On the closing night of the Indonesian Film Festival (IFF) in Melbourne, the ACMI Cinema was brimming with anticipation. For the first time in the short history of the Festival, the main cinema had sold out. AIYA Victoria President Daniel Brooks welcomed the crowd to the screening of Jalanan (Streetside), a documentary about the lives of three street buskers in Jakarta. Despite their similar work, the lives of the three protagonists, Titi, Boni and Ho, could hardly be more different.
Titi is from a village in Java, and moved to Jakarta to work. Her music is canny and her smile is broad. She has three children around different parts of the country and in one brilliant scene, she mentions that she has one child in Kalimantan who speaks Malay, one child in Jakarta who speaks Jakarta slang and one child in Java that speaks Javanese, a neat microcosm of the diversity of the archipelago. Ho is dread-locked, exuberant and absolutely charming. His music is political and witty. Boni, a streetkid that taught himself to play music, lives under a bridge with his wife and a few others. He has a wicked sense of humor. The three climb onto buses all over the city each day, singing original songs about the city, about fashion trends, about corruption and about religion. Each seems to have a project (or barrier to overcome) by the end of the film, Ho wants to woo a woman, Boni has trouble from floodwaters and the authorities in his home, and Titi is determined to finish her high school education. Yet their lives are so much richer and more complex than these familiar tropes might have you believe.
The film is the first from Daniel Ziv, who now lives in Bali, Indonesia and is the culmination of five years of filming. There is little signposting or indication of the passing of time in the film. The days, months and years of the buskers, blend into one another as they navigate the realities of living on the street and their own responsibilities at home. With his “guerilla” style filmmaking, as film critic and moderator of the panel Peter Krause called it, Ziv brings the audience along with him, onto the packed buses, into the prison cells and to the most private quarters of each of the protagonists.
The film opens with shots of Jakarta, and figures about the size of Indonesia, Jakarta and the population of buskers in Jakarta, situating this charismatic trio in the larger politics of the city and the country. The film broaches the destructiveness of the “Jakarta Indah” campaign and how it displaces large populations of urban poor, it brings into focus the gross inequalities between the city’s rich and poor and it examines endemic corruption at the hands of government and yet the power of the film is that these issues are all examined through the lens of the characters’ lives who navigate these realities everyday.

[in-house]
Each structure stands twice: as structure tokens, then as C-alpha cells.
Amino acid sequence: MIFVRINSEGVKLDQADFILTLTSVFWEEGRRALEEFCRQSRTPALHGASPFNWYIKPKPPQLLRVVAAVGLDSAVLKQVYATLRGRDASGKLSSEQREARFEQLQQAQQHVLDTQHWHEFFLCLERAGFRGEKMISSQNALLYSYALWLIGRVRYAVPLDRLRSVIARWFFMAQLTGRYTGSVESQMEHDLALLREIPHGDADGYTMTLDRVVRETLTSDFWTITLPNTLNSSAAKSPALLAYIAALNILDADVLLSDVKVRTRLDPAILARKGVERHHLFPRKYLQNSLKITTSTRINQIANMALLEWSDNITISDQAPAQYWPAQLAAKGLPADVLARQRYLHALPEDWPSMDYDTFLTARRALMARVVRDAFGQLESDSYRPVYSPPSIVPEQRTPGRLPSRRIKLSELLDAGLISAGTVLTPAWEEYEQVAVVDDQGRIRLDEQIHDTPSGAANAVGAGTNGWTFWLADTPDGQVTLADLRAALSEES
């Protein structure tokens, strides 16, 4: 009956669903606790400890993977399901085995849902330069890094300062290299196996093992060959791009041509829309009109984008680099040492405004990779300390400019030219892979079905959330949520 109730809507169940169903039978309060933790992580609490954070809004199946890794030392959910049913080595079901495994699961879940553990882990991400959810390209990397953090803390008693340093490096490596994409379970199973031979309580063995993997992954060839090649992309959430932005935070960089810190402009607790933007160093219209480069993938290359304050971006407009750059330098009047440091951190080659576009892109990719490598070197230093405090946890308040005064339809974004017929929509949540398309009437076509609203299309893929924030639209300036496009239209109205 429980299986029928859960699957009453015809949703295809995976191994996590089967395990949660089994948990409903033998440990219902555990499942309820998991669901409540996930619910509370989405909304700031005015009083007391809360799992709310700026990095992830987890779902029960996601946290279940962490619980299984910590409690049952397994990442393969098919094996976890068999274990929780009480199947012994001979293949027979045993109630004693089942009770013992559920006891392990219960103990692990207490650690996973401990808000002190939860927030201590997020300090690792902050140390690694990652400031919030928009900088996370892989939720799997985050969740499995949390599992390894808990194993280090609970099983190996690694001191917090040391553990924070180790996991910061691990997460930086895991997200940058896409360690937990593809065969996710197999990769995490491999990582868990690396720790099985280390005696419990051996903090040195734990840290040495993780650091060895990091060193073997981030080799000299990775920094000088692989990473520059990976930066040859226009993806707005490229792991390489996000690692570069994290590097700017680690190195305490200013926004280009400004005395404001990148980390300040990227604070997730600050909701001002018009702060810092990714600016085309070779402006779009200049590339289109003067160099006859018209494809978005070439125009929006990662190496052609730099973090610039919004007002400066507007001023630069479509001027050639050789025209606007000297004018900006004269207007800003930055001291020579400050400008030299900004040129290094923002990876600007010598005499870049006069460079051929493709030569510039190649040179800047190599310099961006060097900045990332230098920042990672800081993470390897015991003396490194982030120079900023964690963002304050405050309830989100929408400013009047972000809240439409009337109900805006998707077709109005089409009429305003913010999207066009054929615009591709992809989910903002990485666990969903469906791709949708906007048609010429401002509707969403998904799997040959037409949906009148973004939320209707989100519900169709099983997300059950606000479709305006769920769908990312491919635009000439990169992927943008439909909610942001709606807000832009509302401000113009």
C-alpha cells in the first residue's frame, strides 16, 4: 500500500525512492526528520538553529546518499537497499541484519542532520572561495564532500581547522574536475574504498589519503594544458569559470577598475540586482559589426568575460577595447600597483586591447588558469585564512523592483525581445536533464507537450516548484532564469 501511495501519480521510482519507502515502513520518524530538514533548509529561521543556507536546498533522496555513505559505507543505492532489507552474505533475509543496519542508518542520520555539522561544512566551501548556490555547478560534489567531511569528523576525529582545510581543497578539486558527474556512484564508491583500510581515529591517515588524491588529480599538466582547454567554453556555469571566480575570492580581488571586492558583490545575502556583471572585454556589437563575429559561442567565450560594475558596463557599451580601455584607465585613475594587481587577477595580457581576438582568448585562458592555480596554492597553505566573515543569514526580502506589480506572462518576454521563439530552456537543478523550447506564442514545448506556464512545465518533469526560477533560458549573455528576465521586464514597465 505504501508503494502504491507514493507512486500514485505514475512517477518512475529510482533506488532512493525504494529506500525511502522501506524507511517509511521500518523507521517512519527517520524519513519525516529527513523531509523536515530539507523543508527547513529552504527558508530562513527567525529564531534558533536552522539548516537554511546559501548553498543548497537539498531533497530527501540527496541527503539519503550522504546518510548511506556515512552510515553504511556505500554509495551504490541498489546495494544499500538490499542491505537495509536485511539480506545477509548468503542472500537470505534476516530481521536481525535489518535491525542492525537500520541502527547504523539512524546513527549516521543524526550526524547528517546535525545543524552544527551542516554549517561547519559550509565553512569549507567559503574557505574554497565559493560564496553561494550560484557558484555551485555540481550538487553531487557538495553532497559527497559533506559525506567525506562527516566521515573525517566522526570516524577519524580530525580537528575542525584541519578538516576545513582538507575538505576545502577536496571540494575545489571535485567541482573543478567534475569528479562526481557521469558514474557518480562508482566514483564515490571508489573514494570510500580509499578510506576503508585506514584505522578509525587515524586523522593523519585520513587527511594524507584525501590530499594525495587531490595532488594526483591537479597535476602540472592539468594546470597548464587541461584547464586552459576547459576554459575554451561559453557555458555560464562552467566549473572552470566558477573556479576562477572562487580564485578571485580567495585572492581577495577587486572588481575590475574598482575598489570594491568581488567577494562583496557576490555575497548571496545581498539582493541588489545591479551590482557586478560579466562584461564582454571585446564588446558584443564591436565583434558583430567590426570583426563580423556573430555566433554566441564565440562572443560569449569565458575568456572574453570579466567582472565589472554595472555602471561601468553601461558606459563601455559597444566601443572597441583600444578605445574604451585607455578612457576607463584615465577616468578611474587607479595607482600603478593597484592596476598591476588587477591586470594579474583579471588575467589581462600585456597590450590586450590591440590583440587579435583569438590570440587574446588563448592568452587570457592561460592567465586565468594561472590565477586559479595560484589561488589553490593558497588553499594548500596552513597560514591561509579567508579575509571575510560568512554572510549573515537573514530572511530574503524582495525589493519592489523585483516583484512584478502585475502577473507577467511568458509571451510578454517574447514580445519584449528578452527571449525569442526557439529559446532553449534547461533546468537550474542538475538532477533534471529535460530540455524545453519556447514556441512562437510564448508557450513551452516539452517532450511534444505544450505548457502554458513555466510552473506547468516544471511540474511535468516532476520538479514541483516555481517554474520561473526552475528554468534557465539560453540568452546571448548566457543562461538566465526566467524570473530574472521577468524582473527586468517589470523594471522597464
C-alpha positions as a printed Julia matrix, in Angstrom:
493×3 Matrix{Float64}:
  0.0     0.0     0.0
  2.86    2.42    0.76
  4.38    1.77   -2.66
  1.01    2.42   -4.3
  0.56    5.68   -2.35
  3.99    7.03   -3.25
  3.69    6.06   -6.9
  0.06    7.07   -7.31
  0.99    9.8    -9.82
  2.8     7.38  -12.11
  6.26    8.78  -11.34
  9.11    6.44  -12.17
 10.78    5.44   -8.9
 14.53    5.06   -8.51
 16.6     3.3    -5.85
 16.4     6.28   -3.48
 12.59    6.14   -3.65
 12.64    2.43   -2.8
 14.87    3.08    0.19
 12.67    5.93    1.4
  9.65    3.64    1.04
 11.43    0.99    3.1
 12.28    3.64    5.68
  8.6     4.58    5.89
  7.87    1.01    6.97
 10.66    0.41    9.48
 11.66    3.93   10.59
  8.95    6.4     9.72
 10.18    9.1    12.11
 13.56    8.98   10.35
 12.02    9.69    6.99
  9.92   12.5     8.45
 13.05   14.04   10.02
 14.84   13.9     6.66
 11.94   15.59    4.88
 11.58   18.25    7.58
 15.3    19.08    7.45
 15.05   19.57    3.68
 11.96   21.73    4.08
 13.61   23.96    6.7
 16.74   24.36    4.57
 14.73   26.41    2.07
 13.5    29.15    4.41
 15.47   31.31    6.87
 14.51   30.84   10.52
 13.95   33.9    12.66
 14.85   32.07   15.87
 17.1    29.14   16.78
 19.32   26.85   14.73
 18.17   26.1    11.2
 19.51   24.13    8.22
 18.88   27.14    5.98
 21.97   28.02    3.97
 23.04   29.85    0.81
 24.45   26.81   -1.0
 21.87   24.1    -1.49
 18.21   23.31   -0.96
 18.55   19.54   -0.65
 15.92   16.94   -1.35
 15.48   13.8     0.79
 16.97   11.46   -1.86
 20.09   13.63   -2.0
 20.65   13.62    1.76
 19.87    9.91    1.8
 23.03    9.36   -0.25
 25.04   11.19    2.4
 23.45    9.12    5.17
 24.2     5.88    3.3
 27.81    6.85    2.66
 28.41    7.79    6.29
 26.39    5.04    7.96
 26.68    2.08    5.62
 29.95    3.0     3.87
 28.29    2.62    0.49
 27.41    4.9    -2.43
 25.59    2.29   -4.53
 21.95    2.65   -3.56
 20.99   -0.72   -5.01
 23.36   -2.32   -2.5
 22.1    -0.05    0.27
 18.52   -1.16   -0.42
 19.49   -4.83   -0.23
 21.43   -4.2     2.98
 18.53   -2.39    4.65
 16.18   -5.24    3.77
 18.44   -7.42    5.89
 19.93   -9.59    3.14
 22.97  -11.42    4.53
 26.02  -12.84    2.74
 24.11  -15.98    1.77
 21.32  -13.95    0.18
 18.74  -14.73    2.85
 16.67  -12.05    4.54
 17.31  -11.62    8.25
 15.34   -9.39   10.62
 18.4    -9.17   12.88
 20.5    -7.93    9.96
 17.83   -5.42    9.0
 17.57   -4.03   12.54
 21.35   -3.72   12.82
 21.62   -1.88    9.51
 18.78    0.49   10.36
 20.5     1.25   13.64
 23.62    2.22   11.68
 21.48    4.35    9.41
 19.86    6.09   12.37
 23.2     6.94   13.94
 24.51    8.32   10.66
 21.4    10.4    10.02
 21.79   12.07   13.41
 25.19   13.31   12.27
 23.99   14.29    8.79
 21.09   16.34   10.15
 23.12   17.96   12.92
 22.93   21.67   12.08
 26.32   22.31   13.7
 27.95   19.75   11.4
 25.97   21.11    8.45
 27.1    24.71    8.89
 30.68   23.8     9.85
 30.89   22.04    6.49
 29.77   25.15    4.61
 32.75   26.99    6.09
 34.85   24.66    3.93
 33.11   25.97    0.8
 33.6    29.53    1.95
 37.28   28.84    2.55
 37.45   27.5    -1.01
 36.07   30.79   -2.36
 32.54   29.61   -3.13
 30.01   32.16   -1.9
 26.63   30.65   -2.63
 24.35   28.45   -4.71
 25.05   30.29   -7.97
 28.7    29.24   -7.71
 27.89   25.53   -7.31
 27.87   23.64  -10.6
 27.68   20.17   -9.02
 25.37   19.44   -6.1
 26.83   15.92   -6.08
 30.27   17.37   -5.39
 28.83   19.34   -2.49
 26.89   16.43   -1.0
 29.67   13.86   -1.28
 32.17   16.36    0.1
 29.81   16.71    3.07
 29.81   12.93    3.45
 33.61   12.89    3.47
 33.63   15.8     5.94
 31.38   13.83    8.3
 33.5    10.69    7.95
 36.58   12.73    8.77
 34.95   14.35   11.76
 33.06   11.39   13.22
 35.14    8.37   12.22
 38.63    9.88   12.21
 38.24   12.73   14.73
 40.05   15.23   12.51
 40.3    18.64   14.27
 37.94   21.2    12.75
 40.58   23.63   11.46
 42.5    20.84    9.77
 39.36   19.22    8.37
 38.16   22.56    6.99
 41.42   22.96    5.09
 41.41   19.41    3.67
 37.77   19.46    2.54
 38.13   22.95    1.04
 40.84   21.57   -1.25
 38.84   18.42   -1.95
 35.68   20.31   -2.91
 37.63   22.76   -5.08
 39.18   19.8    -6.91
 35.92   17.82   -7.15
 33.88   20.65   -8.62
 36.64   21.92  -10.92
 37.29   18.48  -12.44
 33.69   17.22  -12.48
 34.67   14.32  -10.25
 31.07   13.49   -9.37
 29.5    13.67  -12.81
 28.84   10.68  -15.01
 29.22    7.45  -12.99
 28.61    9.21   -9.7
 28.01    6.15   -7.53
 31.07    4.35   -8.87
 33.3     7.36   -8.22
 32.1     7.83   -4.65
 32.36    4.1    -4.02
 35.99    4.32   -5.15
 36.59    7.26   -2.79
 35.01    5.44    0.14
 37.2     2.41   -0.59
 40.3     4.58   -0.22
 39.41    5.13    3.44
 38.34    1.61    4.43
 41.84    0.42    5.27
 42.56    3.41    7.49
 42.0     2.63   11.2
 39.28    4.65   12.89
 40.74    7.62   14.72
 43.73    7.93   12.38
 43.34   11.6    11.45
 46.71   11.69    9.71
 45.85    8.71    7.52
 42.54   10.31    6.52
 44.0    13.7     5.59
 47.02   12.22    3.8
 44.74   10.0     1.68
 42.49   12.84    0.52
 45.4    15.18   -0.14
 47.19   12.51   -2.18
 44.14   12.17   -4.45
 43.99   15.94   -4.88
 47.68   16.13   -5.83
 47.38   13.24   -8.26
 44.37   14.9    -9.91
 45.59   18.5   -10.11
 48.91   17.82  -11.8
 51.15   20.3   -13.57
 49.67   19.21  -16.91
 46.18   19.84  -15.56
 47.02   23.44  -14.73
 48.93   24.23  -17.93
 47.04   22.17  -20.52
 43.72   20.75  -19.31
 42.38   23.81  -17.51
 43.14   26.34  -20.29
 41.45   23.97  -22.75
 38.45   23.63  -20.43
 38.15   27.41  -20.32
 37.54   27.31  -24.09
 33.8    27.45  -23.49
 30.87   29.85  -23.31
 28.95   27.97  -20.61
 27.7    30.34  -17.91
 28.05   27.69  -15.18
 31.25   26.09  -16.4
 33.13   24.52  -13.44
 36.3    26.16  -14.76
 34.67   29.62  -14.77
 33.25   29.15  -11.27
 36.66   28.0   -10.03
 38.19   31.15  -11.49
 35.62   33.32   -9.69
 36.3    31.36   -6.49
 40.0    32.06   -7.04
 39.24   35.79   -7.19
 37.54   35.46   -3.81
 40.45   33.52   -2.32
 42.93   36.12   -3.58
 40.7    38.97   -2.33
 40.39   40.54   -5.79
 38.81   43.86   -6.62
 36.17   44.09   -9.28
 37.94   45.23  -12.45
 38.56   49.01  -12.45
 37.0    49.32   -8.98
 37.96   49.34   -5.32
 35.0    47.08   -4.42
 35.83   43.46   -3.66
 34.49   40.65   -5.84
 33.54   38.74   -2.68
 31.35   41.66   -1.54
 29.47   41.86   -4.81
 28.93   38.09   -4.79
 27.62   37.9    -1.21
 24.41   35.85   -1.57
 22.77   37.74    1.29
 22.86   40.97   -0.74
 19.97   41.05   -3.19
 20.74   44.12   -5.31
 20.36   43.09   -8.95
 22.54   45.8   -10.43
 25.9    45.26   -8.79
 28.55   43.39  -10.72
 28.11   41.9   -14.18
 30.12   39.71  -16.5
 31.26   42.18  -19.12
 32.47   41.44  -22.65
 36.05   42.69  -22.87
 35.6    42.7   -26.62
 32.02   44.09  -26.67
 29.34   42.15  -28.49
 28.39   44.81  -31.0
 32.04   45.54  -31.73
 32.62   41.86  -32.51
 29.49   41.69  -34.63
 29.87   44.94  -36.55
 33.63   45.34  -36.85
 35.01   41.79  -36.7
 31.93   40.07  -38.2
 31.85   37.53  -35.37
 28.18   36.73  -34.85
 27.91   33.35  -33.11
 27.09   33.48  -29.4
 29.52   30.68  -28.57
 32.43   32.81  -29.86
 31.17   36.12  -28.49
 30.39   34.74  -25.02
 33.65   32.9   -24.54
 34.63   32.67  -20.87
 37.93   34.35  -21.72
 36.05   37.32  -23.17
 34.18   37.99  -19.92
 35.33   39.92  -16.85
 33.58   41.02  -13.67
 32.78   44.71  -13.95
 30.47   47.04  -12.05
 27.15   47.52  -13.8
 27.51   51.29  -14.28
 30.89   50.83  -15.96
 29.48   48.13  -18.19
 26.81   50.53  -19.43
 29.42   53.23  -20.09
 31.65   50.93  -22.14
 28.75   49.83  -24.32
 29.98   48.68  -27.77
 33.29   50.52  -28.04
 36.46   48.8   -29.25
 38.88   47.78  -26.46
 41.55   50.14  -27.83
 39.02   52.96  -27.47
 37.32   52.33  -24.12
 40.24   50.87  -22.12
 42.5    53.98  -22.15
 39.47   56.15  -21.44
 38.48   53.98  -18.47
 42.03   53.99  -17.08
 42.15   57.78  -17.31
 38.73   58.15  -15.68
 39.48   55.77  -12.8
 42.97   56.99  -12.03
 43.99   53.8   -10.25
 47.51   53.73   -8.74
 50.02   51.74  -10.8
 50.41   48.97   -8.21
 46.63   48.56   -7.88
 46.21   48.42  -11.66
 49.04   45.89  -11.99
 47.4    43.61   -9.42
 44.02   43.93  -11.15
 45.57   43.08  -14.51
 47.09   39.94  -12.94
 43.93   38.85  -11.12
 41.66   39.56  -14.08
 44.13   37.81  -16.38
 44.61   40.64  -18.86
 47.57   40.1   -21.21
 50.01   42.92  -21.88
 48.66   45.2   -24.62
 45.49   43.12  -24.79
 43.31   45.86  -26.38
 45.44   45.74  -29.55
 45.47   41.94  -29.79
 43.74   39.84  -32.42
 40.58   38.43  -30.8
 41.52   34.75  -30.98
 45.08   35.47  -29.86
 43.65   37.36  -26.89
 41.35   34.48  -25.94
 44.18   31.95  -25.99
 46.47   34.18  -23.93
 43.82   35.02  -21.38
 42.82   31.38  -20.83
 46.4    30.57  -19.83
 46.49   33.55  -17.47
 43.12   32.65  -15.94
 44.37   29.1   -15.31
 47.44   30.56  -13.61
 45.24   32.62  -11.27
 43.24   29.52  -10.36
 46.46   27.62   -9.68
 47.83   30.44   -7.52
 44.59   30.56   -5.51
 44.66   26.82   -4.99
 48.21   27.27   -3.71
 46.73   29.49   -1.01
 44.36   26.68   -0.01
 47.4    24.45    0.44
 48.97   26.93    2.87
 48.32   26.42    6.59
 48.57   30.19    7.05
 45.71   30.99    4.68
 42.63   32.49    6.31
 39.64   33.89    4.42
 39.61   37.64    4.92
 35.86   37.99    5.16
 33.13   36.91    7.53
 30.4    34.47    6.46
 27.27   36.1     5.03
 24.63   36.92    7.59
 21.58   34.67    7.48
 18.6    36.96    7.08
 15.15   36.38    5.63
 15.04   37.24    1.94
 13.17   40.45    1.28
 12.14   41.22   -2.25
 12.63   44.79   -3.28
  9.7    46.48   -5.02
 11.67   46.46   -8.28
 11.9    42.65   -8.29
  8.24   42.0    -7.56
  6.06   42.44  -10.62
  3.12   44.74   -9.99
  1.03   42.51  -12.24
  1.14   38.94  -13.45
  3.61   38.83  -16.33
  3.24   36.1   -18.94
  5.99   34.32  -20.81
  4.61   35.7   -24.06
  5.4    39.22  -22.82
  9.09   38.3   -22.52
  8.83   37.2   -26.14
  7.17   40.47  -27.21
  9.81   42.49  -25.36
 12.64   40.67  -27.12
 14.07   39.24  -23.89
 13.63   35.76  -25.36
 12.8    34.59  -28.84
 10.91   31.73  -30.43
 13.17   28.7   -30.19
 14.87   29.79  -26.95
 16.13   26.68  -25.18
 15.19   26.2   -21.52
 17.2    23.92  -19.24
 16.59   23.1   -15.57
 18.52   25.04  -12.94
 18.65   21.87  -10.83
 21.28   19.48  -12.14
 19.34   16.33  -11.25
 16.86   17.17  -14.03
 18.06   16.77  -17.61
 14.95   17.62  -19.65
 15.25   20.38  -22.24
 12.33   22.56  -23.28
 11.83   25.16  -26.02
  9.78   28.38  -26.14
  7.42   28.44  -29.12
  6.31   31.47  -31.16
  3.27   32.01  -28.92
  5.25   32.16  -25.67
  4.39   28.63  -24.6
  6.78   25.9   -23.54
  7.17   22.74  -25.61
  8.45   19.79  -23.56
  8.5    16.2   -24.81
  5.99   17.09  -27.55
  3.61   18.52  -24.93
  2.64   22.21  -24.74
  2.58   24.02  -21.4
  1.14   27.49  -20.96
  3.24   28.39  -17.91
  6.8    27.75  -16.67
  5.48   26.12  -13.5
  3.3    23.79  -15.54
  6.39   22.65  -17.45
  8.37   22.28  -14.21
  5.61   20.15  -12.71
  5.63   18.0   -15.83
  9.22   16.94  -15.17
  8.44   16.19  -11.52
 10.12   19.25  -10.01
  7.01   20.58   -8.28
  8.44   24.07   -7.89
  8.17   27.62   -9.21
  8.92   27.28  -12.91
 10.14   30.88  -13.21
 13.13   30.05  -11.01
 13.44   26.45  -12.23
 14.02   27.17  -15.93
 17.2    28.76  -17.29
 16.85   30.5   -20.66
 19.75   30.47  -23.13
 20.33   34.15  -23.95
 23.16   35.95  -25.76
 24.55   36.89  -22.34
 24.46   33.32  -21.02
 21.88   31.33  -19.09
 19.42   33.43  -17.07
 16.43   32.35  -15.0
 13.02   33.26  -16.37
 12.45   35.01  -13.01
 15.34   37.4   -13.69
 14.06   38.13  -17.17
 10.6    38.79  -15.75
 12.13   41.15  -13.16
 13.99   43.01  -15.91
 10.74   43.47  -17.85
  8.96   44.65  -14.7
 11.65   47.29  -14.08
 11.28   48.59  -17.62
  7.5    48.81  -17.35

Jalanan is heart warming and funny and was received resoundingly by the capacity crowd. Jalanan has also created ripples in other ponds. It was the first documentary film to be released commercially in Indonesia – initially the film was given a three day trial at a cinema in Jakarta and the response was so incredible that the release was extended to 6 cities around Indonesia and lasted over a month. Ziv was especially enthusiastic about the film’s release and popularity in Indonesia as an important breakthrough for the genre as well as an opportunity to shed light on the plight of Indonesia’s working poor – who despite poverty are remarkable in their talent, their enthusiasm and their vibrancy for life. In fact, when watching the film President Elect Joko Widodo was so overwhelmed that after watching the film he called the three “Jakarta Heroes”.
The trio were as endearing off screen as on screen as they performed a number of songs and then spoke with Ziv about the film, and about seeing themselves on the big screen. Ziv then spoke about how he had found and then fallen in love with these three particular characters tracking them on buses in Jakarta, and by the end of the night, it was clear that he wasn’t the only one.